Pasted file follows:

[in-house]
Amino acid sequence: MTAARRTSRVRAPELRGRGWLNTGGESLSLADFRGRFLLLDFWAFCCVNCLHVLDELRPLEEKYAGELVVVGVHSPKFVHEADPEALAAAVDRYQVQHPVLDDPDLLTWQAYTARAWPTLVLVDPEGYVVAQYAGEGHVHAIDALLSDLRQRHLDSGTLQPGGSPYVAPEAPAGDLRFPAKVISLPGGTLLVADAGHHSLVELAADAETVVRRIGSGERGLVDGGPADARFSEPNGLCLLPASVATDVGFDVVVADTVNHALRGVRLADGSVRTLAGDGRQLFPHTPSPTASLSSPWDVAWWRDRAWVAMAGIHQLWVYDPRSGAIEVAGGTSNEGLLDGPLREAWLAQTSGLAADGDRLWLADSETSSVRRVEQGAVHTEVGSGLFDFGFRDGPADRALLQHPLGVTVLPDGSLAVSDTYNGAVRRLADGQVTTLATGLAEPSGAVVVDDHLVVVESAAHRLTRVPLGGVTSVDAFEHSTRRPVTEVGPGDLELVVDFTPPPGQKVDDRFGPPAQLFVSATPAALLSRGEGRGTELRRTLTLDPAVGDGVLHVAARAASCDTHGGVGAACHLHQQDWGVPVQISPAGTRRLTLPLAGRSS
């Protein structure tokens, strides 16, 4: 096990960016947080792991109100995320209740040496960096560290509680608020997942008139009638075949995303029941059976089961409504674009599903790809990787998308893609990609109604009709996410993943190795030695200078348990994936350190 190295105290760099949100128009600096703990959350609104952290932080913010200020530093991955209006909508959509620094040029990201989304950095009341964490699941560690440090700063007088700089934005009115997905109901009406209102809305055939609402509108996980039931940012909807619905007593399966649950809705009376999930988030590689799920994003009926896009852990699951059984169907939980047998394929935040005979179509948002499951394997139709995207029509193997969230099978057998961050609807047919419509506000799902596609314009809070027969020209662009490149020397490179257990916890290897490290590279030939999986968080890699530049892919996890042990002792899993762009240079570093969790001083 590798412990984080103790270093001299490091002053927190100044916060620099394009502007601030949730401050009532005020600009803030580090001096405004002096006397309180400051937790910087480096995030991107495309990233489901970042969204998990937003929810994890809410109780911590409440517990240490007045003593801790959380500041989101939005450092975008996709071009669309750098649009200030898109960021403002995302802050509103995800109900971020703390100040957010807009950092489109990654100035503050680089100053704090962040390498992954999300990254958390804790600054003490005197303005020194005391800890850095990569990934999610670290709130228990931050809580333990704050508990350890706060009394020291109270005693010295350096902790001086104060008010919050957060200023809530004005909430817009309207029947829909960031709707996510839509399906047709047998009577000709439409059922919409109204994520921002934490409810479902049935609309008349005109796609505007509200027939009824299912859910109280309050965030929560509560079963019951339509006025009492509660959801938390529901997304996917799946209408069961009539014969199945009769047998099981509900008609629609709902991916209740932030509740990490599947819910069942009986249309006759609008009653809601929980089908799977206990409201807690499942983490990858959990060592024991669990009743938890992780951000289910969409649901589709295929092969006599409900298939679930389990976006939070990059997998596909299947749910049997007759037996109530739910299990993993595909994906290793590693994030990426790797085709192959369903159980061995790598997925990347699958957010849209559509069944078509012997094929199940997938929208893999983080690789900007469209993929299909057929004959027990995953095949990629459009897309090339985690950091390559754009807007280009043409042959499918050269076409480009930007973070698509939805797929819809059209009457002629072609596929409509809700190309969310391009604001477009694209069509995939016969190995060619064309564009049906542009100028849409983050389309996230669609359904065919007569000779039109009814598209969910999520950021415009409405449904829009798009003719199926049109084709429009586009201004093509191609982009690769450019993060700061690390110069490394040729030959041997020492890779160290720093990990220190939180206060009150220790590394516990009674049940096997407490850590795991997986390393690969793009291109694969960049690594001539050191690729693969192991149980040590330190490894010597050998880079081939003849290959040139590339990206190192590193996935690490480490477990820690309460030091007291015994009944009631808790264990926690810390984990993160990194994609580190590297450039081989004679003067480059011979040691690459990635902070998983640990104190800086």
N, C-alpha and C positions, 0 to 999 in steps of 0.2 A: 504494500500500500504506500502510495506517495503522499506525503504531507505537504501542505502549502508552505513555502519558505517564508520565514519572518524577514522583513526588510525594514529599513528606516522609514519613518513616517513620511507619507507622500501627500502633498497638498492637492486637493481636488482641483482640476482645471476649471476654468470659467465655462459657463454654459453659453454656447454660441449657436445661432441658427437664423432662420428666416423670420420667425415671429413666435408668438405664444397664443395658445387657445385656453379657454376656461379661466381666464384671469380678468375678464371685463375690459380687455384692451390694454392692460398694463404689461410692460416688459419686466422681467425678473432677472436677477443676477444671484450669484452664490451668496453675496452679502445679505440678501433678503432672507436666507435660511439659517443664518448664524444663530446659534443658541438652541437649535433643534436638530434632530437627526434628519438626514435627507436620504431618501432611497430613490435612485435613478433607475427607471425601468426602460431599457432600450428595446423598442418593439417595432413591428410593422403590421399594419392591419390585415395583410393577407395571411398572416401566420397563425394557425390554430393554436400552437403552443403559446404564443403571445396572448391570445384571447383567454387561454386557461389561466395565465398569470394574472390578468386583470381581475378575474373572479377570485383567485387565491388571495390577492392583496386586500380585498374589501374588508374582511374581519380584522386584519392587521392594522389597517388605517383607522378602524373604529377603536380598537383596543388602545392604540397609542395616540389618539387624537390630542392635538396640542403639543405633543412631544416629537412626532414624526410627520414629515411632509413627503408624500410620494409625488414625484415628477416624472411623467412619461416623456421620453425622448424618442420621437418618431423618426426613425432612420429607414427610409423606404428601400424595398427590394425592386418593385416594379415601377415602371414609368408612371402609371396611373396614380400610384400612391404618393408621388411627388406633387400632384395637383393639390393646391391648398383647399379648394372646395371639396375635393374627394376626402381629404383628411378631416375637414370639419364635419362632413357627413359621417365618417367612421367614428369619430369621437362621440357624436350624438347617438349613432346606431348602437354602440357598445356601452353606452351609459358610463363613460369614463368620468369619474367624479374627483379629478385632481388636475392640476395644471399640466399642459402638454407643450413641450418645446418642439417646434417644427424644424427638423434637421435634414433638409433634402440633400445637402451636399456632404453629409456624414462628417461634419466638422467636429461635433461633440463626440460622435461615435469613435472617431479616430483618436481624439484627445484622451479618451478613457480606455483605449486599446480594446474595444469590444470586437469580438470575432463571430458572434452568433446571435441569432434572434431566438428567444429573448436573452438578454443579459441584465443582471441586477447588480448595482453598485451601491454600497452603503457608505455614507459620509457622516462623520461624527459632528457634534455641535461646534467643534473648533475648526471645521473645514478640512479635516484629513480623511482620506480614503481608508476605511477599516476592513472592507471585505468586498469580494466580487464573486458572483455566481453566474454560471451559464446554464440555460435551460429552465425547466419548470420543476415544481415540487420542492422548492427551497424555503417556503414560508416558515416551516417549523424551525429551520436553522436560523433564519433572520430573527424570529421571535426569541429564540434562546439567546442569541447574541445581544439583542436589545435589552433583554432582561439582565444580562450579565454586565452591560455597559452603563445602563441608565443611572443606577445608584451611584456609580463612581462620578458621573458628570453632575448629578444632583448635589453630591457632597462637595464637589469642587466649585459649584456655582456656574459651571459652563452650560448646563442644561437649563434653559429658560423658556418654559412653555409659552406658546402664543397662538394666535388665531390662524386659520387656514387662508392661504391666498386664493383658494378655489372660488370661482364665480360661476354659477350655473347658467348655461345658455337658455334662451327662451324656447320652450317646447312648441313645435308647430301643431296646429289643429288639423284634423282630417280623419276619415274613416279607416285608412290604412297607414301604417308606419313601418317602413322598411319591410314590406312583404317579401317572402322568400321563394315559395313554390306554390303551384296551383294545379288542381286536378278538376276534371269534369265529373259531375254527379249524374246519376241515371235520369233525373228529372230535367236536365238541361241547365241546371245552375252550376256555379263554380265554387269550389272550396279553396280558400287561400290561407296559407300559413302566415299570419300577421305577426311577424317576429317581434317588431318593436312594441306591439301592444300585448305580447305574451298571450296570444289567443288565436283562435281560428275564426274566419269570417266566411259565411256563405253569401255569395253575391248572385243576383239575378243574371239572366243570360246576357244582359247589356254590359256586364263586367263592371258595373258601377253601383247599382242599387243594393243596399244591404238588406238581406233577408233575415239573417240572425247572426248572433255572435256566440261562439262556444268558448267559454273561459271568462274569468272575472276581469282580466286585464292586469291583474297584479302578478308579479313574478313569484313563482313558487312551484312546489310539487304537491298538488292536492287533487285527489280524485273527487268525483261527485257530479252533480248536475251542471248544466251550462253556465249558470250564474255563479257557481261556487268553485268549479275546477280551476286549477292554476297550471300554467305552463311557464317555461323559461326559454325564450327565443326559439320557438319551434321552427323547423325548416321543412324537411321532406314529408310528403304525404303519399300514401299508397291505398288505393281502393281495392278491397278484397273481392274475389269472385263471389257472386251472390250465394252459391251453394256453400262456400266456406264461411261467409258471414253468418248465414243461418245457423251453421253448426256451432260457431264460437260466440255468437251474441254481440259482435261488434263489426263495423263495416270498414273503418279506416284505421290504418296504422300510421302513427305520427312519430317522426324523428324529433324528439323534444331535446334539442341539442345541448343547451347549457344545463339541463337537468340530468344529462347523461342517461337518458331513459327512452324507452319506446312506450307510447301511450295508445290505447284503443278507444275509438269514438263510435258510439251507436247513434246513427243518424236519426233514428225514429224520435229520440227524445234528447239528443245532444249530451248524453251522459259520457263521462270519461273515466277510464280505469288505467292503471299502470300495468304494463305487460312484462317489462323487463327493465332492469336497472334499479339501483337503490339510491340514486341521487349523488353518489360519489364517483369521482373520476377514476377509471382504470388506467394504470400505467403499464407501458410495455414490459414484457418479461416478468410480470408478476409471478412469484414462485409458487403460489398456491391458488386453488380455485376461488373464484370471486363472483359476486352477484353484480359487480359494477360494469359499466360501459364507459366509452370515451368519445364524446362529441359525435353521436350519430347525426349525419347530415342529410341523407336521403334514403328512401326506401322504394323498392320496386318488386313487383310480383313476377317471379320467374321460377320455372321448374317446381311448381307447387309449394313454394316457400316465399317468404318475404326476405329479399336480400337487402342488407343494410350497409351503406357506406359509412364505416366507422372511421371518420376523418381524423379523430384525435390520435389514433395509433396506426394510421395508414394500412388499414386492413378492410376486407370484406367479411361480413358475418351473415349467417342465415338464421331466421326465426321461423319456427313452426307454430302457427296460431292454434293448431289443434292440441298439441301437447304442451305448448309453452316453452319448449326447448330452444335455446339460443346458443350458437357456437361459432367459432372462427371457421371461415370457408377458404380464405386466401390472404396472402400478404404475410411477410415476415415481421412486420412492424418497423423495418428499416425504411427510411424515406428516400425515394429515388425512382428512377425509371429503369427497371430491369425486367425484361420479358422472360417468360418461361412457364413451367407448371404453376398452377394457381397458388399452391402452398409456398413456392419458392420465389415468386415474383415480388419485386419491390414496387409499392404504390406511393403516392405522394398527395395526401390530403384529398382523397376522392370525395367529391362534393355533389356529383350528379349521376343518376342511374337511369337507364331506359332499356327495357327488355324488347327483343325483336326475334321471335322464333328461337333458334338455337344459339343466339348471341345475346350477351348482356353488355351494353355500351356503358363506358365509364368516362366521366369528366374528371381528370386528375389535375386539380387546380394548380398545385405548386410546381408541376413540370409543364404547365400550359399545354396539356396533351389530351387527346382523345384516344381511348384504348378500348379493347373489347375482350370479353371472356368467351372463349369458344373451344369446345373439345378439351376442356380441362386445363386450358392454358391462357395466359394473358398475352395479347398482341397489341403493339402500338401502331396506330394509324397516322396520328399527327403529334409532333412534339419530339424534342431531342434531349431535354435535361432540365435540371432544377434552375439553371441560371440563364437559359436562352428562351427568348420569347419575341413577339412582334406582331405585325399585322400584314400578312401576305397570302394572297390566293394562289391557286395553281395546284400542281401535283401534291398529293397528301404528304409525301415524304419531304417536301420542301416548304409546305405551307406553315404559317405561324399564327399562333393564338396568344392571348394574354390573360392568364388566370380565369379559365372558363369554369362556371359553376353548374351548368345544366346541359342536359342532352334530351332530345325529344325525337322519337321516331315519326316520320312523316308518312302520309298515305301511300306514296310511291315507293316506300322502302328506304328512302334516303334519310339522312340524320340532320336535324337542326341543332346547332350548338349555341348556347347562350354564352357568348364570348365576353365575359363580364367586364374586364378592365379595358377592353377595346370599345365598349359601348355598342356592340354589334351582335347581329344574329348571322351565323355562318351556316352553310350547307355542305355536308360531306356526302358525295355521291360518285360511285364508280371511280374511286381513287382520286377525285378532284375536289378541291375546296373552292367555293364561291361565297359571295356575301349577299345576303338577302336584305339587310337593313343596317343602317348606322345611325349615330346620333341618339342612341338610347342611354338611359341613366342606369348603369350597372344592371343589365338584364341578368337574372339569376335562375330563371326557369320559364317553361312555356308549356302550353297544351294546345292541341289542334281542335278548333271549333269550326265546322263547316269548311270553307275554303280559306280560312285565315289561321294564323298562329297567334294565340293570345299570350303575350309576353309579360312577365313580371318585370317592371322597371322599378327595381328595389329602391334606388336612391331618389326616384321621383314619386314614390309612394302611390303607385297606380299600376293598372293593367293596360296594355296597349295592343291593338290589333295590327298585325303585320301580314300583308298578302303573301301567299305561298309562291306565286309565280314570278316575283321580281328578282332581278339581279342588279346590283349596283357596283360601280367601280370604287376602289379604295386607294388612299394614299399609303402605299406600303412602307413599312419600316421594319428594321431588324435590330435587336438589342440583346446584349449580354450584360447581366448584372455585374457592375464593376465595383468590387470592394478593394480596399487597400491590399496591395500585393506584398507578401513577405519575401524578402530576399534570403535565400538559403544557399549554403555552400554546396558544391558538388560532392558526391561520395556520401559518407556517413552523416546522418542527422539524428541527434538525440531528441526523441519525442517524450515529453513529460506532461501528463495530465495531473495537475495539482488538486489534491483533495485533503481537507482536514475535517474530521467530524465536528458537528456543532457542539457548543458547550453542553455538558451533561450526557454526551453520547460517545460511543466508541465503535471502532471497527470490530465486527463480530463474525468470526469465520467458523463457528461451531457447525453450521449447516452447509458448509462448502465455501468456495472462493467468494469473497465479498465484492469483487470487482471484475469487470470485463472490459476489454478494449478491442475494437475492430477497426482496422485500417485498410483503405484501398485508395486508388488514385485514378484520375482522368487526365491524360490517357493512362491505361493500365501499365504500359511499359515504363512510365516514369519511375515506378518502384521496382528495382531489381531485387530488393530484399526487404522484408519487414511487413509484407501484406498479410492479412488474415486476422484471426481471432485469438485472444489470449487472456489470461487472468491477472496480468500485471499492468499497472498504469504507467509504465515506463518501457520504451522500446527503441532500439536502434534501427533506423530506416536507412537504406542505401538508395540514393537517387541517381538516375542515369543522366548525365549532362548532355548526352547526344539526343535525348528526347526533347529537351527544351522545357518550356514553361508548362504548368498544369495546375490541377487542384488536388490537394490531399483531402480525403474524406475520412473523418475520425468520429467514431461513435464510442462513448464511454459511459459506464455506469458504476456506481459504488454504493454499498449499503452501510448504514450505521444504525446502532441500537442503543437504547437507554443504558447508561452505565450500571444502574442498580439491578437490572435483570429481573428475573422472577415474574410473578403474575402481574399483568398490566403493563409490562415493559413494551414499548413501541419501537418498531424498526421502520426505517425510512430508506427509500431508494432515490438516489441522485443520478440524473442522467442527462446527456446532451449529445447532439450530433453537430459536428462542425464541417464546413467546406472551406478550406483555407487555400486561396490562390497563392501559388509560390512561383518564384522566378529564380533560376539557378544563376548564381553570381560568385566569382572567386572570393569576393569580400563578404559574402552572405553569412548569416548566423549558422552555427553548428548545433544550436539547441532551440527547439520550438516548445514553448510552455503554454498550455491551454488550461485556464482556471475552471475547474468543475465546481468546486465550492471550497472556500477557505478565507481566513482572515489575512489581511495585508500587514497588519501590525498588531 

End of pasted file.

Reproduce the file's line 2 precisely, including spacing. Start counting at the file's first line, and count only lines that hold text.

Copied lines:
Amino acid sequence: MTAARRTSRVRAPELRGRGWLNTGGESLSLADFRGRFLLLDFWAFCCVNCLHVLDELRPLEEKYAGELVVVGVHSPKFVHEADPEALAAAVDRYQVQHPVLDDPDLLTWQAYTARAWPTLVLVDPEGYVVAQYAGEGHVHAIDALLSDLRQRHLDSGTLQPGGSPYVAPEAPAGDLRFPAKVISLPGGTLLVADAGHHSLVELAADAETVVRRIGSGERGLVDGGPADARFSEPNGLCLLPASVATDVGFDVVVADTVNHALRGVRLADGSVRTLAGDGRQLFPHTPSPTASLSSPWDVAWWRDRAWVAMAGIHQLWVYDPRSGAIEVAGGTSNEGLLDGPLREAWLAQTSGLAADGDRLWLADSETSSVRRVEQGAVHTEVGSGLFDFGFRDGPADRALLQHPLGVTVLPDGSLAVSDTYNGAVRRLADGQVTTLATGLAEPSGAVVVDDHLVVVESAAHRLTRVPLGGVTSVDAFEHSTRRPVTEVGPGDLELVVDFTPPPGQKVDDRFGPPAQLFVSATPAALLSRGEGRGTELRRTLTLDPAVGDGVLHVAARAASCDTHGGVGAACHLHQQDWGVPVQISPAGTRRLTLPLAGRSS